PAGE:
Conversely, if the index finger naturally extends across the face of the trigger past the first joint, there is the potential of the finger movement being restricted to the point of not being able to fully pull the trigger to discharge the gun.

By fitting the gun to the hand, you should be able point the gun naturally and fire it without disturbing your natural point. An easy way to verify your ability to hold the gun and operate the trigger without adding movement to the muzzle is the “Wall Drill” [see CCM July 2010, p. 16 (http://www.usconcealedcarry.com/?p=2415)].

small gun

When the firearm is too small for the shooter’s hand, it becomes very difficult to control during rapid follow-up shots.

Gun size also dovetails with body size and type for those who intend to carry concealed. A good place to start is on the dominant side at the center of the hip, in line with the trouser seam. A belt mount will be the simplest to start with for most people. You should be able to access and draw the gun in the most expedient manner and holster, all with the dominant hand only, and carrying a handgun should not interfere with your daily life. You may have to change your wardrobe to effectively carry concealed, but that is a small price to pay for being able to protect yourself.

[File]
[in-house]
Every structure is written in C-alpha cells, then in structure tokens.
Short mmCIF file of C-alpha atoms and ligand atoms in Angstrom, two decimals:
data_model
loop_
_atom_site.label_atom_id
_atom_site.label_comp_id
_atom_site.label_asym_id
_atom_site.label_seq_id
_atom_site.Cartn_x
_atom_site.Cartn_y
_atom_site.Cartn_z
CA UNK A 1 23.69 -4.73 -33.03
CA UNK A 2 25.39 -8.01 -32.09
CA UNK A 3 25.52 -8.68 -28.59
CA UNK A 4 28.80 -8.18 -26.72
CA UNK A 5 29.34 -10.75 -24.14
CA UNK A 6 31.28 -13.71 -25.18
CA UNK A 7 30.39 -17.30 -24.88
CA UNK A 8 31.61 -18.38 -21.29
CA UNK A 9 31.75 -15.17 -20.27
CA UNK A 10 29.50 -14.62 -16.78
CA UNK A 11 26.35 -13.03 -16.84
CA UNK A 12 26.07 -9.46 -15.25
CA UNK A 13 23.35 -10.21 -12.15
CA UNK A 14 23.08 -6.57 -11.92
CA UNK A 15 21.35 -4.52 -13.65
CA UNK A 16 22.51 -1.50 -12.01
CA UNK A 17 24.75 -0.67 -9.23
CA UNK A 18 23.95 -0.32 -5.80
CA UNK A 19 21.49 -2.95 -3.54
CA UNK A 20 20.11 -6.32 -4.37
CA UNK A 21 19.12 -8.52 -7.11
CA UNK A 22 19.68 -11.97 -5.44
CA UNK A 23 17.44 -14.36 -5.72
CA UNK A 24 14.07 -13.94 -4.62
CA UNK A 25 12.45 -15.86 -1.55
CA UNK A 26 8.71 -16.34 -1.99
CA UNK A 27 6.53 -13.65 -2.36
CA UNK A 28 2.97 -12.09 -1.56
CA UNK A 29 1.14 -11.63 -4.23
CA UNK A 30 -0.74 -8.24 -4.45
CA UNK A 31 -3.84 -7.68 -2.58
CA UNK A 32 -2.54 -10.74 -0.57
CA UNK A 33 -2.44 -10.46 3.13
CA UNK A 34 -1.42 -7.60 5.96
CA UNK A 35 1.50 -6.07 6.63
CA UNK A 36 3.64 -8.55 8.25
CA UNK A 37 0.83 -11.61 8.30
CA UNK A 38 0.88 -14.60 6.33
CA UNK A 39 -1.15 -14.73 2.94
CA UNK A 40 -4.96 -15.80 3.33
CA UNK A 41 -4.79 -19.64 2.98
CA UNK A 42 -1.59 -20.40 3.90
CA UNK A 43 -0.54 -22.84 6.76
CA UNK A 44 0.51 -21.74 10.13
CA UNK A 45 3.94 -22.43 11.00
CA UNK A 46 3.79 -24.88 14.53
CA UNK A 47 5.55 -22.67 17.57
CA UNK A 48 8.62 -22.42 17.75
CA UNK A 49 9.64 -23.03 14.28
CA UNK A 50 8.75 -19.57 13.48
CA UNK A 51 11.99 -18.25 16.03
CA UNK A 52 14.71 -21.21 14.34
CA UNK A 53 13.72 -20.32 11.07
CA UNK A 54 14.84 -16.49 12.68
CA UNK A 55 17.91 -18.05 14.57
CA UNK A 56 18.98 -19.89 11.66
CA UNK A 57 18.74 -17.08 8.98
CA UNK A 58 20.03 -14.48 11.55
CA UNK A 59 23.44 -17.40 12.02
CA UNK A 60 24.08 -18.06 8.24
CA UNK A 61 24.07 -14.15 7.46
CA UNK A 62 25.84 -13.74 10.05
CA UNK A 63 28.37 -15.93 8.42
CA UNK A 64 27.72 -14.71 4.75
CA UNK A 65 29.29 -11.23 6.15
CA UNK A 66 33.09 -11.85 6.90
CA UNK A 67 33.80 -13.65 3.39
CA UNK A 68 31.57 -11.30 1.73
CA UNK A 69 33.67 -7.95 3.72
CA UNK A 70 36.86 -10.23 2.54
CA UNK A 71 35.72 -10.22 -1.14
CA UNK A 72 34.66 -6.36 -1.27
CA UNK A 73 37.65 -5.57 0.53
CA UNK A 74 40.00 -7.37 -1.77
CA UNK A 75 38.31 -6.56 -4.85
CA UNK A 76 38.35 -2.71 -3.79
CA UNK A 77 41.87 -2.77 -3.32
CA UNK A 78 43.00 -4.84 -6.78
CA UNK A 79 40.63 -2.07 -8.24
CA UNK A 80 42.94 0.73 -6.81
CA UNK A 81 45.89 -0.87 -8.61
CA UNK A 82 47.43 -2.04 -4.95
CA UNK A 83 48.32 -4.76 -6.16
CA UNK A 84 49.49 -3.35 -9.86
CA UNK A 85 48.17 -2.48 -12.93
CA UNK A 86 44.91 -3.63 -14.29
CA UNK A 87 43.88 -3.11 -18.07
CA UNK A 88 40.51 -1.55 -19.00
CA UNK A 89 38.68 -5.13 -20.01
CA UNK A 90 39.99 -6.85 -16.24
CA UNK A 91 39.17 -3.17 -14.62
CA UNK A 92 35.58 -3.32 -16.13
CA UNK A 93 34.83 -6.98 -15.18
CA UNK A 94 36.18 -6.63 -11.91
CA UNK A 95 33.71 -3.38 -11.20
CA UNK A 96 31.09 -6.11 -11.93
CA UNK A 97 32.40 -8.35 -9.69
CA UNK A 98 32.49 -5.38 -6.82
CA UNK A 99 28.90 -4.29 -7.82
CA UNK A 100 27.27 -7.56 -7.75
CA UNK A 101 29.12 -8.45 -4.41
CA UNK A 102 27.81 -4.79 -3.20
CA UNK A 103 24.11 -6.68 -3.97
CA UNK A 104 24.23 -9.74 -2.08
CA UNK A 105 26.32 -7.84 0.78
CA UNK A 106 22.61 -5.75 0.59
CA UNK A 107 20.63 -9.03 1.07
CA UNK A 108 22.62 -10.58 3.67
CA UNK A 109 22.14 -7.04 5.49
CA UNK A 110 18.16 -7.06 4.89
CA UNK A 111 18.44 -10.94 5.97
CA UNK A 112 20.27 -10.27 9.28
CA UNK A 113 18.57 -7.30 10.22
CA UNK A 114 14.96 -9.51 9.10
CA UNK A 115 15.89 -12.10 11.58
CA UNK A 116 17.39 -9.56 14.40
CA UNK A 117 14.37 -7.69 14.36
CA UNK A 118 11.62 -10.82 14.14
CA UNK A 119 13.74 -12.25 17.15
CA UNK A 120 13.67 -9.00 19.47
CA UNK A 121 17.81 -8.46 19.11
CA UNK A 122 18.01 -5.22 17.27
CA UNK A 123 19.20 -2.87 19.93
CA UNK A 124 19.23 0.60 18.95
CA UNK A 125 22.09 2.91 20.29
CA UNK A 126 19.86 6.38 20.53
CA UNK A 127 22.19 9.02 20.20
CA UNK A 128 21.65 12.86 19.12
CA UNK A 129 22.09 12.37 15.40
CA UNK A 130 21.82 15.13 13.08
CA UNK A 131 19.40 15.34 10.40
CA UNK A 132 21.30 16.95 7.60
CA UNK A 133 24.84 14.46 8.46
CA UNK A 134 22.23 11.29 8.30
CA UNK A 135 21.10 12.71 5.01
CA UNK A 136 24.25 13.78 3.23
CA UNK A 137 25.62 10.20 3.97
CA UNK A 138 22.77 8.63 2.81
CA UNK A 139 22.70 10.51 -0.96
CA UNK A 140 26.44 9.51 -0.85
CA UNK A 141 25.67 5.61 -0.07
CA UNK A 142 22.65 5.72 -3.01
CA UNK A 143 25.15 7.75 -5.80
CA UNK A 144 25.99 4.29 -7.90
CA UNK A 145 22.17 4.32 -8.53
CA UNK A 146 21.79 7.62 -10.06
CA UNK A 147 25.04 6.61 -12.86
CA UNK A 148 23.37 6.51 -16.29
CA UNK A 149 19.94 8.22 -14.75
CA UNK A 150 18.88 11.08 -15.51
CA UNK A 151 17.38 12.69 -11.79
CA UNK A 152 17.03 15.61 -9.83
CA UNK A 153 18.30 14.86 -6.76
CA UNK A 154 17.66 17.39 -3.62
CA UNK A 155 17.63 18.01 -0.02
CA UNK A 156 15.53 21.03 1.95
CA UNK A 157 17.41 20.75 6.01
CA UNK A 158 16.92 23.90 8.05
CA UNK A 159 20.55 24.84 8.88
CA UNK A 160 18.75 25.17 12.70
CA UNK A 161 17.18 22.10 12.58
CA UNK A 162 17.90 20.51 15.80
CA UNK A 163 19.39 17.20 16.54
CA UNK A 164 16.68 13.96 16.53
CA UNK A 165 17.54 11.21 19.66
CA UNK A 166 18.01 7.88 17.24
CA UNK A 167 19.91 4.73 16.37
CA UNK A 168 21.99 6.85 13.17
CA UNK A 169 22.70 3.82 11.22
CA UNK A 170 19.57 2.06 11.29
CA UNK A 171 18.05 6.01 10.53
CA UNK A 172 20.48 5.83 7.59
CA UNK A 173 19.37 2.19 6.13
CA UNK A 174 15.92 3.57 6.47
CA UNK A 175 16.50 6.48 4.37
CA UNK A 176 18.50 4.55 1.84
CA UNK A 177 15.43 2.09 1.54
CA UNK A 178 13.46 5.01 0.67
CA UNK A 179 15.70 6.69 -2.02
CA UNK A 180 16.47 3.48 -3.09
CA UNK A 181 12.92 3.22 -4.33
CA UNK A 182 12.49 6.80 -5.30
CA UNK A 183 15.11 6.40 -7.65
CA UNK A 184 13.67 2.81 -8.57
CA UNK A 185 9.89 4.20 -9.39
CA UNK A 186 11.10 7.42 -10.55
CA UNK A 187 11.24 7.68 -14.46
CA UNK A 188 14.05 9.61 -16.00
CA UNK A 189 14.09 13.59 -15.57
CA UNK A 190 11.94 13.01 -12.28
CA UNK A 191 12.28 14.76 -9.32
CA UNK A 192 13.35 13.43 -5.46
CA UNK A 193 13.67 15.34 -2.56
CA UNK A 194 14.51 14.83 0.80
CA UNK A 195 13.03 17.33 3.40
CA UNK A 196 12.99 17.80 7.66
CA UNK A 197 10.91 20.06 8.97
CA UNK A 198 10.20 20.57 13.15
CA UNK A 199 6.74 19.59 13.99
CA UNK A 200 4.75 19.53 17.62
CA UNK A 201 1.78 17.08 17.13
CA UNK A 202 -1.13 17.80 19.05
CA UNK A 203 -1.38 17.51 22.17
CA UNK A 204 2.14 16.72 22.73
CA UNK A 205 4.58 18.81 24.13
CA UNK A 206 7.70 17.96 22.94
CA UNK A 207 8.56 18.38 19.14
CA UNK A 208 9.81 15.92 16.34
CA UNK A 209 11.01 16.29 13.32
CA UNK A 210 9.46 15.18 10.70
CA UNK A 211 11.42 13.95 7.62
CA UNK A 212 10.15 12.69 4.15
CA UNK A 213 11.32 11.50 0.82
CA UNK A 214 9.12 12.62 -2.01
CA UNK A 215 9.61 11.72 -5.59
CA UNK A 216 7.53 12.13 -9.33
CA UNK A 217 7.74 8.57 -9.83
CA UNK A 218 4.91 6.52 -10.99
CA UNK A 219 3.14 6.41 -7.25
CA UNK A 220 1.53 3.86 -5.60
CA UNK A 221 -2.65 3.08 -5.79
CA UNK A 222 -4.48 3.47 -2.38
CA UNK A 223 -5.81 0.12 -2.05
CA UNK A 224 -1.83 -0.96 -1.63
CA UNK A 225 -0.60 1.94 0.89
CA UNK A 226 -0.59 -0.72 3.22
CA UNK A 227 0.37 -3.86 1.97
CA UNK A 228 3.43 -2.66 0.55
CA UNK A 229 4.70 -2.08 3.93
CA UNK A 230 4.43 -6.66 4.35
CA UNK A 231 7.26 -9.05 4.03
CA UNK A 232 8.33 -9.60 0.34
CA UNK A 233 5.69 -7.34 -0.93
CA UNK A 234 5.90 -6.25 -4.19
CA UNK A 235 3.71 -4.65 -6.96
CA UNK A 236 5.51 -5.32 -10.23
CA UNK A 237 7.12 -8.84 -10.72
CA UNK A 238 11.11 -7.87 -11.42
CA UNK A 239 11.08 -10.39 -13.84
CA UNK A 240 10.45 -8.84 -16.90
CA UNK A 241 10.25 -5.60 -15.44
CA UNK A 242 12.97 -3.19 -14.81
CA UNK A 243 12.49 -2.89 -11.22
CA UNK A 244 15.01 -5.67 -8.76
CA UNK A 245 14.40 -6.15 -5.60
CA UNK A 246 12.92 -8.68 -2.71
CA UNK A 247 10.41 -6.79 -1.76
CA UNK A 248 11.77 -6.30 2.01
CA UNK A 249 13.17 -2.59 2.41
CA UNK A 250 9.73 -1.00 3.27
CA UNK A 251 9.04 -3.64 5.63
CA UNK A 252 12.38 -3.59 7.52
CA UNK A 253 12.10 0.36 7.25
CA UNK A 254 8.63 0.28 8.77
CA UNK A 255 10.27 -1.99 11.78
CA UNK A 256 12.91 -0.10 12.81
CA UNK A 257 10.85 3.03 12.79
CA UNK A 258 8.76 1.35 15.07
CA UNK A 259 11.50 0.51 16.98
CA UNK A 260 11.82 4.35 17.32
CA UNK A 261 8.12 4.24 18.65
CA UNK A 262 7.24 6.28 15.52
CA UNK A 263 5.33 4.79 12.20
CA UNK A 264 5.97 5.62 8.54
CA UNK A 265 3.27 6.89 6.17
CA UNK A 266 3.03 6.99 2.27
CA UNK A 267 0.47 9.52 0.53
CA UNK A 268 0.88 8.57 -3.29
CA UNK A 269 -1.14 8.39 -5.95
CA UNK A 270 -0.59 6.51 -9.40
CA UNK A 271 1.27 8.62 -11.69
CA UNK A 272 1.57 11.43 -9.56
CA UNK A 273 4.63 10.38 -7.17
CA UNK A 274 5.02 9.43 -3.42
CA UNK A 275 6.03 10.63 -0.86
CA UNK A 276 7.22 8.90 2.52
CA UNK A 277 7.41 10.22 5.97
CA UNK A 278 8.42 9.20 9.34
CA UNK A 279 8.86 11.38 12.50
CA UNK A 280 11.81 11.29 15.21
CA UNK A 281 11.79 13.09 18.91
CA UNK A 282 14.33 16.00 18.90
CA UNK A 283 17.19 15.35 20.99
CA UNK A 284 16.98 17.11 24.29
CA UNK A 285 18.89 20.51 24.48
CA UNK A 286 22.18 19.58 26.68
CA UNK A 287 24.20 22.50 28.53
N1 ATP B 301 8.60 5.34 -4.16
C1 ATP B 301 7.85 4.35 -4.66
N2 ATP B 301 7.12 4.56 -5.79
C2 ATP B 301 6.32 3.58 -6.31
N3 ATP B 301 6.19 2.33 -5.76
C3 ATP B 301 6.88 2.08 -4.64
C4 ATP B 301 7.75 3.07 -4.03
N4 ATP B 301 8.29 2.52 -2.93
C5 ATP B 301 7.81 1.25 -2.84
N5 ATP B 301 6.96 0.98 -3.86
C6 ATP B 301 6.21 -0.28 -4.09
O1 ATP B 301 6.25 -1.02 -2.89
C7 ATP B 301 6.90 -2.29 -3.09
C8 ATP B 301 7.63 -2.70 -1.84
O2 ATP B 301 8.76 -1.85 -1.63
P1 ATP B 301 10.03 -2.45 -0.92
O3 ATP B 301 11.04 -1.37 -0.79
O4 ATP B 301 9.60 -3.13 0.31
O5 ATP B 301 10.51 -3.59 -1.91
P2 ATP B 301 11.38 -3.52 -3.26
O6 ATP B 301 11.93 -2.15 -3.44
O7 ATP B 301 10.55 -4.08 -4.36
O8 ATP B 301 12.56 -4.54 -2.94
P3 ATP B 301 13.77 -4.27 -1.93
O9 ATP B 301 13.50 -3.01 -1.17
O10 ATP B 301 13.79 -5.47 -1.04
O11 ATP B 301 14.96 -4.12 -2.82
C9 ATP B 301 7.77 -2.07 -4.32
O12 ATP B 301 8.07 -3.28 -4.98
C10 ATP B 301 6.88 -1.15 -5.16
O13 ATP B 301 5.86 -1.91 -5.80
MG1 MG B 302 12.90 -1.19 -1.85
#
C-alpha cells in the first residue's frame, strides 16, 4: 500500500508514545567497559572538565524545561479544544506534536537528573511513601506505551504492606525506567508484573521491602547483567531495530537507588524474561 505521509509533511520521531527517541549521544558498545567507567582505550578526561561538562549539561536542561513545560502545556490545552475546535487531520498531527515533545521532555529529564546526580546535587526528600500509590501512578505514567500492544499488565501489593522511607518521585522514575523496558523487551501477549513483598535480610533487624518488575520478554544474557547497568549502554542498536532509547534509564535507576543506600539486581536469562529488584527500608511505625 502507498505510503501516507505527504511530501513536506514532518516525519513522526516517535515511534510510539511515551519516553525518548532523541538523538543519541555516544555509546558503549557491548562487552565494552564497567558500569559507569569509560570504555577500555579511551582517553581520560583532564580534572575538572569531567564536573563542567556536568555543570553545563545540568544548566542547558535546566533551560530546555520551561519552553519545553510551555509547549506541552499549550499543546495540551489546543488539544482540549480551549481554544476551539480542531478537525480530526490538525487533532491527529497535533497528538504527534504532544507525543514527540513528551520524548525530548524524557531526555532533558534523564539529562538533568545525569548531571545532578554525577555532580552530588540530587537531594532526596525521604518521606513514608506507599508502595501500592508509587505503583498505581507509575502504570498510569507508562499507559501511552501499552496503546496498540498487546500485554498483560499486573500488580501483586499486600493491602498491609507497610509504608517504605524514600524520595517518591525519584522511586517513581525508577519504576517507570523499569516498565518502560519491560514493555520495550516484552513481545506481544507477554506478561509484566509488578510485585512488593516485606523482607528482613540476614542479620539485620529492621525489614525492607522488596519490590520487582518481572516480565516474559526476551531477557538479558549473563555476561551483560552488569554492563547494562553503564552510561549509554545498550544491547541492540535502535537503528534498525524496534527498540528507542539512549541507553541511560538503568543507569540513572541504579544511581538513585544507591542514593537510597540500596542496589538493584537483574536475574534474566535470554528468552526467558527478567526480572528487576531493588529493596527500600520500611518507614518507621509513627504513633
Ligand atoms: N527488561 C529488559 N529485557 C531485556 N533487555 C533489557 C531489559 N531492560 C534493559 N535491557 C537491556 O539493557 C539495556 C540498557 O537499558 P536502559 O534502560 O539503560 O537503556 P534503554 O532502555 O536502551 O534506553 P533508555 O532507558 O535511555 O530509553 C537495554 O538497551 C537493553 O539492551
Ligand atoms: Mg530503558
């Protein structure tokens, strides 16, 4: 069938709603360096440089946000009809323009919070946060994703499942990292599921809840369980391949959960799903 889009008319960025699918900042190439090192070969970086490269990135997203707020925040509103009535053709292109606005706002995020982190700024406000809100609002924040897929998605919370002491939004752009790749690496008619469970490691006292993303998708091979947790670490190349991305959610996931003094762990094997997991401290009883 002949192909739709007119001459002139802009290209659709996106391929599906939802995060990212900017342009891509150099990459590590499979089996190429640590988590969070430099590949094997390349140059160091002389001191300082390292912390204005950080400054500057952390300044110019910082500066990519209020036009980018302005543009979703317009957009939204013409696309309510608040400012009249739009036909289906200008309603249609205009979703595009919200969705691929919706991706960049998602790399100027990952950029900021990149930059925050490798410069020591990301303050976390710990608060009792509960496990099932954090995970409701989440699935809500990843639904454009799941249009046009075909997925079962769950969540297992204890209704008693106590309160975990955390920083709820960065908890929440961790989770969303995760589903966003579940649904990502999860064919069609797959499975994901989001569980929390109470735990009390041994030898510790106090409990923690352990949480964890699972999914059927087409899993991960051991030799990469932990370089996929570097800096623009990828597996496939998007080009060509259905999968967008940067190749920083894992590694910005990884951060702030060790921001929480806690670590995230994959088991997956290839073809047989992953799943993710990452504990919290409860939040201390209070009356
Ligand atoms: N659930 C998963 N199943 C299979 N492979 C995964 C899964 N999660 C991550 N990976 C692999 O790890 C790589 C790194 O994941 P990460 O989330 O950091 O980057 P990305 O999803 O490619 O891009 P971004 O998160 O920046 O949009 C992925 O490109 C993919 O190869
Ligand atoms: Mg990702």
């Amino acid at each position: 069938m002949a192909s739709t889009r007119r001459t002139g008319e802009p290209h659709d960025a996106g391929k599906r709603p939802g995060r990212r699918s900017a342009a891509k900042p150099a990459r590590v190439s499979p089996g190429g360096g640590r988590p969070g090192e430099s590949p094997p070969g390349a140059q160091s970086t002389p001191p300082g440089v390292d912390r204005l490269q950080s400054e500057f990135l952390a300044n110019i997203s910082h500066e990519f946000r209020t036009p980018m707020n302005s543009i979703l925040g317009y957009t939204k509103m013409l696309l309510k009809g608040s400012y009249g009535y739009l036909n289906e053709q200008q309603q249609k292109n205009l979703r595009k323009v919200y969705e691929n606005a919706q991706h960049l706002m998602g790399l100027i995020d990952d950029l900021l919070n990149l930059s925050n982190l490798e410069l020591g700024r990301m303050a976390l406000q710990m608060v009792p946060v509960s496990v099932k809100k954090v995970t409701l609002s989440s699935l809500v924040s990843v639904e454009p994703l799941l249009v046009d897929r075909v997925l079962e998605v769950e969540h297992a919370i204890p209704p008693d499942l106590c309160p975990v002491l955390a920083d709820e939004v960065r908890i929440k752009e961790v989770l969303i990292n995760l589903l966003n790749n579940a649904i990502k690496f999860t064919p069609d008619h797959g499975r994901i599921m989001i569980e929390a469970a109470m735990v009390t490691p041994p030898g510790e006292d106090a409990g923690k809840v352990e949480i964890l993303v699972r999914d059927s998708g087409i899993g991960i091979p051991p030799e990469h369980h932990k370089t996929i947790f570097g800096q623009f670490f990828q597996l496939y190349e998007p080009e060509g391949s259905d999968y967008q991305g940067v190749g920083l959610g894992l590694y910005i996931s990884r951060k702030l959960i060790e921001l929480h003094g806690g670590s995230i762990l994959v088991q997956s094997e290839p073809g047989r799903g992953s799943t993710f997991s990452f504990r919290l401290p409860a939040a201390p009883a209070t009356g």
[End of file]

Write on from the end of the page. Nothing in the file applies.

Whether the handgun is intended for concealed carry or secreted in your home for home defense, the same principles of hand fit apply. If the overall external dimensions of the pistol are not of concern, an extended magazine could save having to reload in the middle of the night, especially when you are on the move and forgot to bring your spare magazine with you.

I have to agree with the general thinking that a 9mm Parabellum pistol is a good starting point for a semi-automatic, however, the new high performance ammunition currently loaded for the .380 ACP should be considered as a viable option. For those who prefer the revolver, the venerable .38 Special cartridge is the gold standard.

small gun

Since hands come in different sizes, a gun that is far too small for one shooter might be just right for another.

Finally, as important as anything that I have mentioned, the gun must be reliable. It has to work first time every time if your life is dependent on it. The road to reliability is paved with a quality firearm, properly maintained and accompanied with ammunition of equal quality designed for the purpose at hand.

Along with that goes serious training and regular practice so that when you face the unexpected your likelihood of success is very high. Just because you own a gun is next to meaningless if you don’t know how to use it, particularly under a heightened emotional state.

Simple Is Good!

 

[ George Harris has dedicated his life to the study and education of others in firearms and tactics training. As a military shooter he earned the distinction of becoming Double Distinguished with the Service Pistol and the Service Rifle. George retired after 21 years as Co- Founder and Director of a well known firearms academy to continue the pursuit of his passion for firearms training and program development. ]

 

EDITOR’S NOTE:

This new column from longtime writer George Harris will address questions that concern new shooters and people just getting started with concealed carry. Email your questions to questions@usconcealedcarry.com.